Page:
Jan. 31 (Bloomberg) -- Former Republican National Committee Chairman Haley Barbour predicted House Republicans this year would avoid repeating a standoff over the federal debt limit because it was too politically damaging last time.
“We’ve already been to that movie,” Barbour said, adding that it contributed to the November Democratic sweep of statewide offices in Virginia shortly after the last debt-limit fight. “It has a bad outcome. It elected Terry McAuliffe governor.”
Republican candidate Ken Cuccinelli might have won the Virginia governor’s race if he could have got back “that two-and-a-half weeks away when Ted Cruz’s team closed the government down,” Barbour said in an interview on Bloomberg Television’s “Political Capital with Al Hunt” airing this weekend.
Cruz, the Republican senator from Texas who led a battle to cut off funding for Obamacare that contributed to a 16-day partial government shutdown in October and stand-off on the debt limit, vowed Jan. 30 to fight again. Treasury Secretary Jacob J. Lew has said Congress should raise the debt ceiling as soon as possible, and that the U.S. will reach its borrowing limit by late February. Cruz said it should be used as leverage to extract from the Democrats a new round of U.S. spending cuts.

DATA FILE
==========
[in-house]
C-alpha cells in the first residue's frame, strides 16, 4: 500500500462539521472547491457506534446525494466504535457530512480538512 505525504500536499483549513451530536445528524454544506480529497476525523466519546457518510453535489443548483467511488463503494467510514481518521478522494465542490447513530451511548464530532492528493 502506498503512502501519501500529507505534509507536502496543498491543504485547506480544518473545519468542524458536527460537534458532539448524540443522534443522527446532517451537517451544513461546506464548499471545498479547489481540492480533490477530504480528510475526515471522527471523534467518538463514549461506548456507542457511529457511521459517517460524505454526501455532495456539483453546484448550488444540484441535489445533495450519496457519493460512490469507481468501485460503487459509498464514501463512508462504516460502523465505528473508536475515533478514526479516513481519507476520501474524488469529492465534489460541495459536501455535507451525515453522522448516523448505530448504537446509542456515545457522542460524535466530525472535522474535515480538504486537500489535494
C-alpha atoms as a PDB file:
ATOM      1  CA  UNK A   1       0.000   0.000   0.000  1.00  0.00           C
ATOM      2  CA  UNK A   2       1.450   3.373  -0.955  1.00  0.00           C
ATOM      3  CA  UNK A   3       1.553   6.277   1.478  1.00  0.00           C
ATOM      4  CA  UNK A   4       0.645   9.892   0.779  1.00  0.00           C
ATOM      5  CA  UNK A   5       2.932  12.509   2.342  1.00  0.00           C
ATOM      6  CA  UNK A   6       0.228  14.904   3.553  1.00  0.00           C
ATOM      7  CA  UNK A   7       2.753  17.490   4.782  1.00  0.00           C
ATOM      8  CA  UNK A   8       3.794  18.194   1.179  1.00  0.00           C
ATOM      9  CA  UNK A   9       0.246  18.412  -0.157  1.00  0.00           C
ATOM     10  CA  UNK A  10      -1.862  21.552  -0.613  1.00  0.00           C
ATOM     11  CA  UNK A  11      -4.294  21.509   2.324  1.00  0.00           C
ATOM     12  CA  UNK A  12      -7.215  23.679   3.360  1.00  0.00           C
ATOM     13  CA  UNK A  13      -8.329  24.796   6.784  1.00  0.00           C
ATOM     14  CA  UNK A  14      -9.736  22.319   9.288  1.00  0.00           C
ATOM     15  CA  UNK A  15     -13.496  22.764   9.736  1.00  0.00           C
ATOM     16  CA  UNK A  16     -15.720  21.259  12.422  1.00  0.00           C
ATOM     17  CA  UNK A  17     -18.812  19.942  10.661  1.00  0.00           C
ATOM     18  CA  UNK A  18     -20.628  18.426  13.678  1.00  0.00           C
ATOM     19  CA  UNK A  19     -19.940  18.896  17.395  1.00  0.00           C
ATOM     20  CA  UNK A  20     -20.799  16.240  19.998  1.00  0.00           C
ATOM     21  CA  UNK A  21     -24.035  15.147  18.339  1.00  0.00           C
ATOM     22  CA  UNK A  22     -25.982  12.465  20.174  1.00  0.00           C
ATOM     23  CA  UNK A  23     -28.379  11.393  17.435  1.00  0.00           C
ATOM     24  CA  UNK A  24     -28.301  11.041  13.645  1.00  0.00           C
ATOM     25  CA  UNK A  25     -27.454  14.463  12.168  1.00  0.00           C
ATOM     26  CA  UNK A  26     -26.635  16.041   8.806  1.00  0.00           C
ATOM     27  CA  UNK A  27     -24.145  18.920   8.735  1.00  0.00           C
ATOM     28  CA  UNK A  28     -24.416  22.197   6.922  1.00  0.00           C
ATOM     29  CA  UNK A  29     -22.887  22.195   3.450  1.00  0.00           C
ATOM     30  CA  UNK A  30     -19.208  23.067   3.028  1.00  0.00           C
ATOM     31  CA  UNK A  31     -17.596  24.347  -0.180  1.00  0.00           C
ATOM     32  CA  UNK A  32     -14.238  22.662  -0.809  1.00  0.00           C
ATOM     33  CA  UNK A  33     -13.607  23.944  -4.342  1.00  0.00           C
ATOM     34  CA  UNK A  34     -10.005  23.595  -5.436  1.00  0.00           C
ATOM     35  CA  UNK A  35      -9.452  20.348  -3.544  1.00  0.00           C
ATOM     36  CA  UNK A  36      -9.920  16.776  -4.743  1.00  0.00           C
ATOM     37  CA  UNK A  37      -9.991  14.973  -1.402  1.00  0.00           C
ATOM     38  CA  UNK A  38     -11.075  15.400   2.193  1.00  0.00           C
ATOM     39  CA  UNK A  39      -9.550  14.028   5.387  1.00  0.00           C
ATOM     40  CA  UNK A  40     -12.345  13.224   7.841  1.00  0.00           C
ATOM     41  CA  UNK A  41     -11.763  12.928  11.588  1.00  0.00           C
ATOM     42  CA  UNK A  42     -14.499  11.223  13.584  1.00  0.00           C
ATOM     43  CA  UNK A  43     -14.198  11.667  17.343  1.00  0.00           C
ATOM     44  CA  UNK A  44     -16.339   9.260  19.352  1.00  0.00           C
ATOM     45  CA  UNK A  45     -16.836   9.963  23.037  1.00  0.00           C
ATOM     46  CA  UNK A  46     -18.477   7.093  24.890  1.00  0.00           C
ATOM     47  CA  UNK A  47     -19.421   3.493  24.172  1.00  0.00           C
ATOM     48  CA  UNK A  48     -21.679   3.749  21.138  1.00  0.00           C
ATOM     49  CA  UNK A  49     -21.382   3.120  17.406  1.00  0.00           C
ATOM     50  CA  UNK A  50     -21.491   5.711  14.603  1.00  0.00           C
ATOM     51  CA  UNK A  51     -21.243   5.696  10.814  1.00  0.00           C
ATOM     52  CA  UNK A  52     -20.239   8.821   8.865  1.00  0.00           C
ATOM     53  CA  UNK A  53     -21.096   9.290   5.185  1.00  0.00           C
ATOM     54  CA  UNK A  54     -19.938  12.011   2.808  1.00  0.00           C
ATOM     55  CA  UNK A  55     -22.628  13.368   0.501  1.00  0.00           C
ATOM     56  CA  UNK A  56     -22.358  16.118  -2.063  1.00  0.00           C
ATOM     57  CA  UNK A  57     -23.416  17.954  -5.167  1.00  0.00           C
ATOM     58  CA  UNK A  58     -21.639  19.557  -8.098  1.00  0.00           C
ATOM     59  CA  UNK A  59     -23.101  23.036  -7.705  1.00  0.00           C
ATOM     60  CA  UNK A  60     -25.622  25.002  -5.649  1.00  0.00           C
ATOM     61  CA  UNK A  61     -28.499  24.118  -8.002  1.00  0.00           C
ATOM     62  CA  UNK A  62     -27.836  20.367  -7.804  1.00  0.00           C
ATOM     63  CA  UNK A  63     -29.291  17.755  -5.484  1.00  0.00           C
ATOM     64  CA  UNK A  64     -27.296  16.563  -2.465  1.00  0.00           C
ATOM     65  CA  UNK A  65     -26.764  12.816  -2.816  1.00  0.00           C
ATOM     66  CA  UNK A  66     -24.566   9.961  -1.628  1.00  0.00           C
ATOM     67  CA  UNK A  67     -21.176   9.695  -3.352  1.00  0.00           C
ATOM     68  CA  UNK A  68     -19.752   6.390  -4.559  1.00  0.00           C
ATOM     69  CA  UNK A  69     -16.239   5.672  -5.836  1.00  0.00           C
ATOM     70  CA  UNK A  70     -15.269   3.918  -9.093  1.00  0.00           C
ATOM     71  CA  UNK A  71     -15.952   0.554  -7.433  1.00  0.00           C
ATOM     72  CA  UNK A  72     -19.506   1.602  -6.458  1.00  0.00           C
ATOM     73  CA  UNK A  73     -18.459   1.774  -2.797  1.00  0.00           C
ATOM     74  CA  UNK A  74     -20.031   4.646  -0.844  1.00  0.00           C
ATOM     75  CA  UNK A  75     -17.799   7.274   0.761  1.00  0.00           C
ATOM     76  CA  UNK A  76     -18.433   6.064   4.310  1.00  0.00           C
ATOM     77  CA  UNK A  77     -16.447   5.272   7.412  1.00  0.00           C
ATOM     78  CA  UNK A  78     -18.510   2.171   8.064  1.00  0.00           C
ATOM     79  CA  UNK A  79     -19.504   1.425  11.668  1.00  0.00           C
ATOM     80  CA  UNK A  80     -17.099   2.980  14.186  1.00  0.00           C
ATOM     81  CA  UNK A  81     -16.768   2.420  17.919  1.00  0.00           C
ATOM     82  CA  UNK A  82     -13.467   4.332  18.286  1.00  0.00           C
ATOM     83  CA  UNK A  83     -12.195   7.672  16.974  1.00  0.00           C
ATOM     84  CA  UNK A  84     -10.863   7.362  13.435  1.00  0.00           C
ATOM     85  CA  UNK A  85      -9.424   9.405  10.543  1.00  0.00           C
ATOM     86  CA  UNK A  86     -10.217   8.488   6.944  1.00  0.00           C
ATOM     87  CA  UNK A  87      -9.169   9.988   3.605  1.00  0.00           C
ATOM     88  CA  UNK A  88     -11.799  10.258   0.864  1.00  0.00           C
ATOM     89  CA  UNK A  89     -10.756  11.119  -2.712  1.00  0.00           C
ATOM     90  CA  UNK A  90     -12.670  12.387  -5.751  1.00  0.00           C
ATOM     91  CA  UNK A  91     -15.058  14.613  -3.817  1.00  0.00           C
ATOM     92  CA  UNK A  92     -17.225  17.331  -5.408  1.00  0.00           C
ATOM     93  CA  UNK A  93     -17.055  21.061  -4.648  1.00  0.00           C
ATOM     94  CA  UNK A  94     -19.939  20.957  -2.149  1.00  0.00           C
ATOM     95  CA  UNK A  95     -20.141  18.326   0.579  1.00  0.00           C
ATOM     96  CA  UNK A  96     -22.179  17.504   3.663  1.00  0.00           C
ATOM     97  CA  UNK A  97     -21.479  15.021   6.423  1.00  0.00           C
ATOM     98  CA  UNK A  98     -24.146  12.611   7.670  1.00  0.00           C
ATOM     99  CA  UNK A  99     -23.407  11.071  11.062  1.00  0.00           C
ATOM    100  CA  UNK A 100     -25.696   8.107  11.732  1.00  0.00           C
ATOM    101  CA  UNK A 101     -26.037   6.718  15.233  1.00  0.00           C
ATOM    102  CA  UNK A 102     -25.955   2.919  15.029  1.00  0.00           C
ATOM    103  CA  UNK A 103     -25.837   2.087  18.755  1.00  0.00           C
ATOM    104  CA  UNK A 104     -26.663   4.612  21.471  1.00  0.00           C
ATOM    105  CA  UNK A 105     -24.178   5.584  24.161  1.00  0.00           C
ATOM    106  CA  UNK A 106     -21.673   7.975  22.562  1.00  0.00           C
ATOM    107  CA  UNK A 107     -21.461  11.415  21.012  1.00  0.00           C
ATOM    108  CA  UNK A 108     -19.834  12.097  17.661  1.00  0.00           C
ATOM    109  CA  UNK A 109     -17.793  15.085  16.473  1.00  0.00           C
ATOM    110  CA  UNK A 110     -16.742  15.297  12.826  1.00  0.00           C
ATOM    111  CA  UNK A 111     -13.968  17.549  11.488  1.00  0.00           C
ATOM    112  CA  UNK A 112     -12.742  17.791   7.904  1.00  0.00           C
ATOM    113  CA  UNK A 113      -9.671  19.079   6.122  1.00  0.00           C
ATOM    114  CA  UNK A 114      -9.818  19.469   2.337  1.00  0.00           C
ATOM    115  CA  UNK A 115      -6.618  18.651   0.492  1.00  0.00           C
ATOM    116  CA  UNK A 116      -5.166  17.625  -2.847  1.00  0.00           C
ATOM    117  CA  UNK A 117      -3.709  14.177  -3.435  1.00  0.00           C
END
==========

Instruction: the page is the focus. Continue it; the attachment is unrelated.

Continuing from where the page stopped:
Barbour also looked ahead to the party’s 2016 presidential primaries, arguing that New Jersey Governor Chris Christie can rebound from the scandal over the shutdown of lanes on the George Washington bridge. Former Florida Governor Jeb Bush remains a potential candidate, held back only by his family ties to the last two Republican presidents, said Barbour, a former Mississippi governor who considered a bid for president in 2012.
“If Jeb Bush’s last name was Brown, he would be the favorite for the nomination,” Barbour said.
Barbour, founding partner of the Washington lobbying firm BGR Group, said he expects House Republicans this year will pass immigration legislation that allows undocumented workers to gain legal residency. He predicted rank-and-file Republican lawmakers would refuse to go along with legislation passed by the Senate that provides a path to citizenship.
“I think the House will pass what most immigrants want, and that is to be -- come out of the shadows, be able to work, to raise their families,” Barbour said.
House Speaker John Boehner urged fellow Republicans during a party retreat yesterday in Cambridge, Maryland, to back immigration legislation that would grant legal residency to undocumented workers.
The issue has been so divisive in the party that Representative Greg Walden of Oregon, who oversees House election races as chairman of the National Republican Congressional Committee, said a measure may not be unveiled for months until deadlines pass to mount primary challenges to incumbent lawmakers.
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